I also have a cell phone. The number is supposed to be (from the States): 011-243-081-7477103. I don’t have a voice mailbox, so the phone needs to be on for me to receive messages. For this next week or so I will try to leave my phone on from 6:00 to 9:00 in the evening here, which is 10:00 a.m. to 1:00 p.m. Colorado time. If you’d like to send a message, you could try then. We’ll see if it works. I think text messages are about 20 cents. I don’t know about calls from the States to Congo/Uganda. From me to you, it costs about 50 cents a minute. I will also give you the convent numbers, just in case you ever need them. Convent cell: 011-243-812006925 Convent fax: 011-871-762838949.

Some of you have asked for the mailing address. The Sisters mail goes to Arua, Uganda, and they pick it up there. Here’s the address:

Patricia Pipkin
c/o Canossian Sisters
P.O. Box 218
Arua, Uganda

They tell me the mail usually gets through eventually

Oh, another practical note: Since the internet connection is slow, please don’t send photo files for now. As much as I would like to see them, photos might take an eternity to download. I also would like to post some pictures here, but for now my words will have to suffice.

Thank you for all of your prayers and support!



Tuesday, September 4, 2007

Africa at Last

Bon Jour from Aru, Congo!

I hope that you are all well. I arrived in Aru on Saturday after a smooth, but very long trip from Rome via Nairobi and Kampala. I received a warm welcome including singing and drumming. The sisters have been very kind. Aru is very rural, immediately this side of the Congo-Uganda border. It is green and beautiful. The weather has been cool and wet.

On Sunday, I had the opportunity to go to the Ariwara for the fiftieth anniversary celebration of the Canossian Community their. They had a grand party after a Mass filled with singing and dancing.

I will start teaching English tomorrow at the girls high school. I will also be helping with the volunteer house and other projects. It is dinner time, so I must go. I try to send more information soon.

Thank you for your prayers.


Tuesday, August 28, 2007

Two-Day Delay

Hi again, everybody!

Thank you for your prayers and good wishes. I wanted to let you know that I'll be in Rome for two more days. After leaving for the airport at 4:30 this morning, we returned at 6:30 because our flight was indefinitely delayed and we would have missed our connection in Brussels. We thought it would be better to wait in Rome than in Brussels. The next flight to Kampala is on Friday, same time. Anyway, my bags are packed and I'm ready to go. I get to go to an audience with the Pope this morning.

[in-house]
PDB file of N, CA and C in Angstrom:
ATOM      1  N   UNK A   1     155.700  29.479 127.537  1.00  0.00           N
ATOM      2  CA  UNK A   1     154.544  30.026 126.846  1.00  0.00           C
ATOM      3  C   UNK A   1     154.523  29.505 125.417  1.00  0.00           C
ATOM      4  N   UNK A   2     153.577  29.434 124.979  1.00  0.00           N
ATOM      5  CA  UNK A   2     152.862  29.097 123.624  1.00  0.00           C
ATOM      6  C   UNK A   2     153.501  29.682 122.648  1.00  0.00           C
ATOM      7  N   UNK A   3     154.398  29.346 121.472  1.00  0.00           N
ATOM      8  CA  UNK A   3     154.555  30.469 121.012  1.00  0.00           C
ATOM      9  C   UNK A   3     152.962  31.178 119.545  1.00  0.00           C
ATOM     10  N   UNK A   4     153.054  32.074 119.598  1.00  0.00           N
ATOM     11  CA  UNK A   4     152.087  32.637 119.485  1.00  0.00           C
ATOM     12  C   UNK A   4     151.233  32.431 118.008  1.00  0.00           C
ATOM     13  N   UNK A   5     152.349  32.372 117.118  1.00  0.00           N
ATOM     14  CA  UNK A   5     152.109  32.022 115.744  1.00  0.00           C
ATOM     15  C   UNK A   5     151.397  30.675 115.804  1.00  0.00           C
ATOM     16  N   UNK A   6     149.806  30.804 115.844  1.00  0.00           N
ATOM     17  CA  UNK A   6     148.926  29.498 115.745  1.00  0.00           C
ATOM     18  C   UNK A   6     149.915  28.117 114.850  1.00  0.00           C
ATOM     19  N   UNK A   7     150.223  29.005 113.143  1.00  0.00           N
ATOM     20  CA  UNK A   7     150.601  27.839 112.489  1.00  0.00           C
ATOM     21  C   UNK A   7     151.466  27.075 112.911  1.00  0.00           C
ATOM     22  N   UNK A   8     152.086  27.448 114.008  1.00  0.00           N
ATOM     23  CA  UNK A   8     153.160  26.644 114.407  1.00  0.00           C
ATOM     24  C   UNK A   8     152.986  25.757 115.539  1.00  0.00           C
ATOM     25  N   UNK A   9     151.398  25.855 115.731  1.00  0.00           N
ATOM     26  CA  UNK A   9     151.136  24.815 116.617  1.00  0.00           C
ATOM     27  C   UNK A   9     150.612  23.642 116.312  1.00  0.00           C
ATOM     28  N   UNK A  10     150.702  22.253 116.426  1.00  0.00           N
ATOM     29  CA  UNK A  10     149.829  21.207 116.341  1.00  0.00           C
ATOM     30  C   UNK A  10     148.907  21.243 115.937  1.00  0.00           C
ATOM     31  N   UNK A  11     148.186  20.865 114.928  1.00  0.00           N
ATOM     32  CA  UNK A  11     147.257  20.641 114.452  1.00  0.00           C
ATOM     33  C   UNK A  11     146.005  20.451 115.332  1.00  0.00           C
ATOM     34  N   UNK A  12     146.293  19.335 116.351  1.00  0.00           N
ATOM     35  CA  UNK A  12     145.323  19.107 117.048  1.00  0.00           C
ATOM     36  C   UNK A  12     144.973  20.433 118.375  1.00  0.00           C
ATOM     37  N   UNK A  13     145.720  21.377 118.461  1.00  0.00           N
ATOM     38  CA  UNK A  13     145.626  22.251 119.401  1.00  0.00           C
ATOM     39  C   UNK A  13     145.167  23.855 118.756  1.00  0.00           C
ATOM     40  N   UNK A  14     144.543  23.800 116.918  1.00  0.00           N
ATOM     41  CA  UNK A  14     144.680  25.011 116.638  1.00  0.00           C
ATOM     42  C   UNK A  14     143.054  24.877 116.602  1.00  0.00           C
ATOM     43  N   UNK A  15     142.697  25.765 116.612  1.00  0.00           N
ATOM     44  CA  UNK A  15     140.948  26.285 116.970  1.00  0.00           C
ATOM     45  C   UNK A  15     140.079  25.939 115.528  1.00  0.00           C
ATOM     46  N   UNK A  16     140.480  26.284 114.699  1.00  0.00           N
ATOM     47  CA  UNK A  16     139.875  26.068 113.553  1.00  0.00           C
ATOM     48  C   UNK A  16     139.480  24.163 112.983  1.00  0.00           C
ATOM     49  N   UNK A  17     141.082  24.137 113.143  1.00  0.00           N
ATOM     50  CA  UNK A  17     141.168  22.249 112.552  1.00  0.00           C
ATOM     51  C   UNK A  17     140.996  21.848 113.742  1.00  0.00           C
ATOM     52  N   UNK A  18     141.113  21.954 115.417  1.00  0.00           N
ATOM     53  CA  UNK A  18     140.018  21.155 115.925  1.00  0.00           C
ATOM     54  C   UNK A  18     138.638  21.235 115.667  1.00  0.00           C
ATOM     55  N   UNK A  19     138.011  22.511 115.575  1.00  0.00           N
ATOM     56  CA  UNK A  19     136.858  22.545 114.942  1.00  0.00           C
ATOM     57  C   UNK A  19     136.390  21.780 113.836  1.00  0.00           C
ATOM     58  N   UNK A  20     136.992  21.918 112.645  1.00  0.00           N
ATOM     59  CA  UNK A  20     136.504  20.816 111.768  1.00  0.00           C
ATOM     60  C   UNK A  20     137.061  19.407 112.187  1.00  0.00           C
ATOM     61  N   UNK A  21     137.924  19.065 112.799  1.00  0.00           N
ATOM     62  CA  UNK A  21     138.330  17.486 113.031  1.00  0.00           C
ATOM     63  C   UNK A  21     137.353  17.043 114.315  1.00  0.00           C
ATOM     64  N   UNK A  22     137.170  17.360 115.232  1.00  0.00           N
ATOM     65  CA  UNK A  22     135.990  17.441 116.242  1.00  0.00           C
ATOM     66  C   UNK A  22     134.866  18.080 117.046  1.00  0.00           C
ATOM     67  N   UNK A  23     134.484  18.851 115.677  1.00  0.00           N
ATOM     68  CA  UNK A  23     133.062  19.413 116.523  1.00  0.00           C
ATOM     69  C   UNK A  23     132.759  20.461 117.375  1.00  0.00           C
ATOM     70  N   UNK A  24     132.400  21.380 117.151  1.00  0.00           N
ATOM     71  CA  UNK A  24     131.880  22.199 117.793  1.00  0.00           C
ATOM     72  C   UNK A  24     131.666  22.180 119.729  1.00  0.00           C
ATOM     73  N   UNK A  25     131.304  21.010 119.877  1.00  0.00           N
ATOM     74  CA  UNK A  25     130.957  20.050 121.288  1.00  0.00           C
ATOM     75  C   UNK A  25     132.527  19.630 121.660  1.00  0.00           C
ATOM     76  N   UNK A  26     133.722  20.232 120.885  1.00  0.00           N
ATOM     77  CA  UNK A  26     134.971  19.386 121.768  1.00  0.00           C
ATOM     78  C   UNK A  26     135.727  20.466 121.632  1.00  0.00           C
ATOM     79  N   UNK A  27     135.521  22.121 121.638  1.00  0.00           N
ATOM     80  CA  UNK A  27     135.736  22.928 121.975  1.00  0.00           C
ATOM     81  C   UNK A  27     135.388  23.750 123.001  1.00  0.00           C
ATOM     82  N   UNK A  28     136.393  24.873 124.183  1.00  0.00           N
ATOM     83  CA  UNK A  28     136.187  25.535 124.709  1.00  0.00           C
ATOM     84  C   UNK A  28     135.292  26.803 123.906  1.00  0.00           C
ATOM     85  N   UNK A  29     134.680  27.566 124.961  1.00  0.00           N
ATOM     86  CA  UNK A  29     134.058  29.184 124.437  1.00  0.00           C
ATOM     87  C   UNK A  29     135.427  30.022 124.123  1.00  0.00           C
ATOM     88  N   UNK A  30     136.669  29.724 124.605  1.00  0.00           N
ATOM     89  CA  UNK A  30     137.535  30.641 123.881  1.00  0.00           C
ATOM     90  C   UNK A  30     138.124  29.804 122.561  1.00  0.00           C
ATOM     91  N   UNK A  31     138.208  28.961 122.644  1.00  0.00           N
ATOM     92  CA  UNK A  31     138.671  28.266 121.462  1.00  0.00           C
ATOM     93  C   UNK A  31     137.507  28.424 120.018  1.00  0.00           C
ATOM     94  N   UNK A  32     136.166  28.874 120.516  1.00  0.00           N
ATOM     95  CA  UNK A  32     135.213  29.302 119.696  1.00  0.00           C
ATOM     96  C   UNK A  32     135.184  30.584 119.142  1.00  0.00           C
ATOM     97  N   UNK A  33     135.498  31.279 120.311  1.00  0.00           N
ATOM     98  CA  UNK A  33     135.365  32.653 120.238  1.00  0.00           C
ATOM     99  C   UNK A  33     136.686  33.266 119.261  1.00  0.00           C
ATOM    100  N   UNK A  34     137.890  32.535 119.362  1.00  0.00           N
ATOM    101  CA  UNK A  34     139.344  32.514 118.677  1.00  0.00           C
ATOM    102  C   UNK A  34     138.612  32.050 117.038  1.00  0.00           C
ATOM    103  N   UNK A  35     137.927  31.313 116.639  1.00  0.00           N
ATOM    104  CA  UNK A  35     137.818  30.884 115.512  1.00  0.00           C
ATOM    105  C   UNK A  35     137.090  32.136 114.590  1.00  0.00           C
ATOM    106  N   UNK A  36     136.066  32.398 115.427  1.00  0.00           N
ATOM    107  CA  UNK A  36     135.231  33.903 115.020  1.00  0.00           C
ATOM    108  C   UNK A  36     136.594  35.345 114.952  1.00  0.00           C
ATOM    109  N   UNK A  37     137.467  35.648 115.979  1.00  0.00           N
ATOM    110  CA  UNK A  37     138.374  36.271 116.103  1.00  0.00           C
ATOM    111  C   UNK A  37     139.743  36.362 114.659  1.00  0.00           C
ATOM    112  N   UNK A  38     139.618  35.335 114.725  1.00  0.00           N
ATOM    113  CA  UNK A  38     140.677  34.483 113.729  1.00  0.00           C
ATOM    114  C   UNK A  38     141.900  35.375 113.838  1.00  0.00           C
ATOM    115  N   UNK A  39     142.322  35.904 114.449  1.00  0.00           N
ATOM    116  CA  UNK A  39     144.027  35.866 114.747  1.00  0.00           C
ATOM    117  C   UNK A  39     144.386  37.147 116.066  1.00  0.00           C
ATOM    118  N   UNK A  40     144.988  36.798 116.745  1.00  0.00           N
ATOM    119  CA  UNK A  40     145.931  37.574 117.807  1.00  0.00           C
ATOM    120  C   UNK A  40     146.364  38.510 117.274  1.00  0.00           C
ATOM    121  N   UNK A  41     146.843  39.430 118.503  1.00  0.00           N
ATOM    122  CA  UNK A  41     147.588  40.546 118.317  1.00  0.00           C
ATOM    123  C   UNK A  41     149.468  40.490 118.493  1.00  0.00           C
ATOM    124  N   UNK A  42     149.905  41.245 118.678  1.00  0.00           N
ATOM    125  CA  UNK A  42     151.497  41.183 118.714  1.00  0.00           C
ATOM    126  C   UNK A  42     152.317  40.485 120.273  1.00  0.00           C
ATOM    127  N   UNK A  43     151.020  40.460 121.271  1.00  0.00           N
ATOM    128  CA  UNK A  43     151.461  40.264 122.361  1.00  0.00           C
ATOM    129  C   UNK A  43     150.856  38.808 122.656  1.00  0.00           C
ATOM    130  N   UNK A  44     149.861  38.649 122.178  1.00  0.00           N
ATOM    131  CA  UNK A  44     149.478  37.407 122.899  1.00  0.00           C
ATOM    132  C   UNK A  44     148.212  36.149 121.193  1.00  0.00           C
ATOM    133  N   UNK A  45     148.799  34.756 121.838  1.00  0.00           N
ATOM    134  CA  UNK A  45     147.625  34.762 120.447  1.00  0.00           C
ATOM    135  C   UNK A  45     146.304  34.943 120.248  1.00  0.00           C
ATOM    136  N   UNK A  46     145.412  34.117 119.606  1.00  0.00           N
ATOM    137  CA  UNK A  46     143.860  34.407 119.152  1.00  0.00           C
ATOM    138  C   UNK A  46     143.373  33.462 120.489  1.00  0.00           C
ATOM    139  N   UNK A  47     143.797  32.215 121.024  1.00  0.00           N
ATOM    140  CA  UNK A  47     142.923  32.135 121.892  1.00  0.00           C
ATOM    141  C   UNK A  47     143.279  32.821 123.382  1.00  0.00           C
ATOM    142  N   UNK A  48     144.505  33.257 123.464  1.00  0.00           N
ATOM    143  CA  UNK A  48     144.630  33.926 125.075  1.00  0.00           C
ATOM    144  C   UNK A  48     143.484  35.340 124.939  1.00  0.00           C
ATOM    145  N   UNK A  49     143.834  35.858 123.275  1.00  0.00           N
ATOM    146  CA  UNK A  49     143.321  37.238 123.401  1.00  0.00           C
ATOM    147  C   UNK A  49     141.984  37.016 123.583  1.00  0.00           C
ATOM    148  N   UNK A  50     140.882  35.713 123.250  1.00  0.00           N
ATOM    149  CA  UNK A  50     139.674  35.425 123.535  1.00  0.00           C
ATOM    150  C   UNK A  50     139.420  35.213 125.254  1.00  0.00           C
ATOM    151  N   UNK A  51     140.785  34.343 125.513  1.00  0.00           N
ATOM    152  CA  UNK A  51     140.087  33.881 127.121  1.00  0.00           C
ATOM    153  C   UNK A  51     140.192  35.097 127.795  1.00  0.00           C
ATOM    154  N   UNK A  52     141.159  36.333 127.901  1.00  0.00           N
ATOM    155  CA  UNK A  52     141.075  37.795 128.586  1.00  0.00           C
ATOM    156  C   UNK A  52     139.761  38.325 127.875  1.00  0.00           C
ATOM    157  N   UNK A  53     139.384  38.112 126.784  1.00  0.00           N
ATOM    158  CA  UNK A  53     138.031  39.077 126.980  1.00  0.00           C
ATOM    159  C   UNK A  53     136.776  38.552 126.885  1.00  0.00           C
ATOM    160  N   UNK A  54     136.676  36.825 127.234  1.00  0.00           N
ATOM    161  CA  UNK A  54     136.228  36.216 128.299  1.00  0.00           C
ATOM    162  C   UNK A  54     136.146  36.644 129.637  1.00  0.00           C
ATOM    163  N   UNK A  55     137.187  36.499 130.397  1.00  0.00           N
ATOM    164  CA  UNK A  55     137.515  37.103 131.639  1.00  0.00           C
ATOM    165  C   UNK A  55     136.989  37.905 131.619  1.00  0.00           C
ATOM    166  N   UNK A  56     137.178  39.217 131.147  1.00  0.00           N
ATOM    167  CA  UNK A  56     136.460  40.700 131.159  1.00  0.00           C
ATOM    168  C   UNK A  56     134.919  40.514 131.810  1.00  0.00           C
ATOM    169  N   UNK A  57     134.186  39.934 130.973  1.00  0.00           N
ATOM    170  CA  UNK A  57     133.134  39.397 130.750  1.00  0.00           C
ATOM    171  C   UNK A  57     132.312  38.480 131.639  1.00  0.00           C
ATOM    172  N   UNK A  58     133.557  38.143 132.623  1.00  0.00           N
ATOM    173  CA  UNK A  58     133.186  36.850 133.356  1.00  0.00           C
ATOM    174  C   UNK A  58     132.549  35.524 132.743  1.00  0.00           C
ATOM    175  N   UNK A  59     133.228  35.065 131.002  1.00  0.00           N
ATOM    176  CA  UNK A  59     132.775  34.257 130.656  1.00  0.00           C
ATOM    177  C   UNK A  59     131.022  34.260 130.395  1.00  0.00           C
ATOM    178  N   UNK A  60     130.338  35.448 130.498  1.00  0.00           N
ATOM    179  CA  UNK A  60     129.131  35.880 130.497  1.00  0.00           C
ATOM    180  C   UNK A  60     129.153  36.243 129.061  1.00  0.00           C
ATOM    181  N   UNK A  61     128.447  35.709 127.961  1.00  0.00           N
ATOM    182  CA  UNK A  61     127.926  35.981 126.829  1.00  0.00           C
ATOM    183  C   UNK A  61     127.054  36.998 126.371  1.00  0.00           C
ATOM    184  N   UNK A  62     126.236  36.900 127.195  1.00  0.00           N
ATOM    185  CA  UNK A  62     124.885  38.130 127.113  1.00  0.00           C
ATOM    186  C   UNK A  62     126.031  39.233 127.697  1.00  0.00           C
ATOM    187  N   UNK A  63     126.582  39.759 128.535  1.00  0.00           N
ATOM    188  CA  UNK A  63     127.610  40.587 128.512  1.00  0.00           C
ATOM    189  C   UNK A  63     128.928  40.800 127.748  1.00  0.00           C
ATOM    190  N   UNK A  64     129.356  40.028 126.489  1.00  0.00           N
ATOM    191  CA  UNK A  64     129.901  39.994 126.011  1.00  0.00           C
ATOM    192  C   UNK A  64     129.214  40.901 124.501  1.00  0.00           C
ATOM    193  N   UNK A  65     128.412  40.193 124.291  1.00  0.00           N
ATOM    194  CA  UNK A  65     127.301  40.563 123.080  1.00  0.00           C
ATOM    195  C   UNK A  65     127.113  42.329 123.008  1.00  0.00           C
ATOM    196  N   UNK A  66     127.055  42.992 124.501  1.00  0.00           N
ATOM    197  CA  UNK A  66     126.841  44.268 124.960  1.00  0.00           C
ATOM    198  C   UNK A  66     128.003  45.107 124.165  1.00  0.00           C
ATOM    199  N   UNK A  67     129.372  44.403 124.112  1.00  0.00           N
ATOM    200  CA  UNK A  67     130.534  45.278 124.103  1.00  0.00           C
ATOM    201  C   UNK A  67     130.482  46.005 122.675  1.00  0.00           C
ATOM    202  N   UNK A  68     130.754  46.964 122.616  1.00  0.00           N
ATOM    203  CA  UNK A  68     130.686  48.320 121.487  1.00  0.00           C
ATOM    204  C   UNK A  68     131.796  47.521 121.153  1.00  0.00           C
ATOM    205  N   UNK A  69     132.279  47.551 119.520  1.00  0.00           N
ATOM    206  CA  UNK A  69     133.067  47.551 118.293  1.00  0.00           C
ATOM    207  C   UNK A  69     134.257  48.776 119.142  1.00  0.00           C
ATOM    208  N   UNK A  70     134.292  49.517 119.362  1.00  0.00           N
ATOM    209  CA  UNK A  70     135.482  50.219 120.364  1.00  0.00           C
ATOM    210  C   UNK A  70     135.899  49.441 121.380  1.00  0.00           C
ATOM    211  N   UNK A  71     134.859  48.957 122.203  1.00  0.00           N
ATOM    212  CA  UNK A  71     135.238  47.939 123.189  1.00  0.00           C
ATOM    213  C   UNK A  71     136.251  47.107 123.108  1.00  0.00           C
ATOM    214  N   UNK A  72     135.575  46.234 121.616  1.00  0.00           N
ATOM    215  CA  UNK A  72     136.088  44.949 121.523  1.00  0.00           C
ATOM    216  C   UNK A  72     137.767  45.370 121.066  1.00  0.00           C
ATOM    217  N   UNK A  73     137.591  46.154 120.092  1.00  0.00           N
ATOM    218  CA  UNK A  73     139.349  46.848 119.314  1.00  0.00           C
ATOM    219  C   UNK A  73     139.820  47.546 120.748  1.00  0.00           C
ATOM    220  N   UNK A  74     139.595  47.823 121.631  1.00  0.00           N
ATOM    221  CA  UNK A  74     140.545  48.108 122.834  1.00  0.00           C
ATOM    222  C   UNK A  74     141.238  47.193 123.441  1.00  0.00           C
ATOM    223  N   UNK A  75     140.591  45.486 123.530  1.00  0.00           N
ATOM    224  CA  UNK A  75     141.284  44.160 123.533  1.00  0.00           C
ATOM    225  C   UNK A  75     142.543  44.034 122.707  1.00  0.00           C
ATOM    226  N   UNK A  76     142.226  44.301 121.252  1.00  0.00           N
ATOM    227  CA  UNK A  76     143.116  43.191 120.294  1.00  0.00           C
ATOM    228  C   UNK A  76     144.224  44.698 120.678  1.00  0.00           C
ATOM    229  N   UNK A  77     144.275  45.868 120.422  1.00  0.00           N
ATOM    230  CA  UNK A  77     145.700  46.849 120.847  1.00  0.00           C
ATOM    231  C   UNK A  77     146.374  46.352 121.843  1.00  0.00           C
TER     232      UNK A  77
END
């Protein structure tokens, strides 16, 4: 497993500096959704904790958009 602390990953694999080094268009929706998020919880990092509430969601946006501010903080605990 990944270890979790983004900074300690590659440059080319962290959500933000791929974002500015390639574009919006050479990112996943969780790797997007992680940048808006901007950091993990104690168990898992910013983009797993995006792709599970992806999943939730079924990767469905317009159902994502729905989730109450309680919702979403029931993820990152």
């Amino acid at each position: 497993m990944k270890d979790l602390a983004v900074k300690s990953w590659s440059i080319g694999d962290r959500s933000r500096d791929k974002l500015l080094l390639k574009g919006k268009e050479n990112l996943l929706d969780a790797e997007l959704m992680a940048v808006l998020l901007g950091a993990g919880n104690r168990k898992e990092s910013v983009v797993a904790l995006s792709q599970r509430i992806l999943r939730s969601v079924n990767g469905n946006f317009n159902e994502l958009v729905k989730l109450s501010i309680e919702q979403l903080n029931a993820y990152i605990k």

Off to Africa

Our Favorite Ice Cream Place

The Street Market in Trastevere

Sending Off Mass

Sending Off Mass

Goodbye Rome!

Hello Everybody!

I hope that you are all well, looking forward to the Fall, the new school year and other new adventures.

This will be my last posting before I depart for Africa early tomorrow morning. We volunteers have been wrapping up formation in the last couple of weeks and making final preparations for our departures. Last night we had a “sending off” Mass with the Sisters followed by a celebration. We read our prayer of commitment (posted below), lead the music and receive our mission crosses from the Mother General of the Canossians. It was a meaningful way to bring closure to our summer of formation.

On Wednesday, Sr. Salomé and I will take the 6:30 flight from Rome to Brussels, and then fly from Brussels to Kampala, Uganda. We should arrive at 10:00 p.m. and be met by some Canossian Sister there who will host us for the night. The following day, or maybe the day after, we will fly to Arua, Uganda, by light plane where some Sisters from Aru will pick us up to cross the border into Congo by car. Madre Tina the provincial head will not be traveling with Salome and me as she had planned, but will arrive a couple of weeks after we do.

I will do my best to post a blog update soon after my arrival in Congo. There is internet/e-mail access at the mission site albeit intermittent and unreliable. I will also have a cell phone. The plan is to buy an African SIM card in Kampala. Then I can post the number on my blog. Former volunteers have told me that calling from Africa to the States is expensive, calling from the States to Africa is less so, and text messaging is relatively cheap. I’ll have to experiment a little bit when I get there. I will also post a mailing address on my blog after discussing with the Sisters the logistics and reliability of the mailing system.

The Canossians will celebrate fifty years of missionary service in Congo this September 15. I hear we’re in for a big party. Hopefully, I can post pictures.

Thank you all for you accompanying me in this journey of mission, for your encouragement and your prayers.

Hasta Africa,


Our Lord God, with great gratitude for your abundant gifts to us, we offer ourselves to You as we go to mission:

We promise to remain in You, through prayer, meditation and constant openness to your loving Presence in our lives.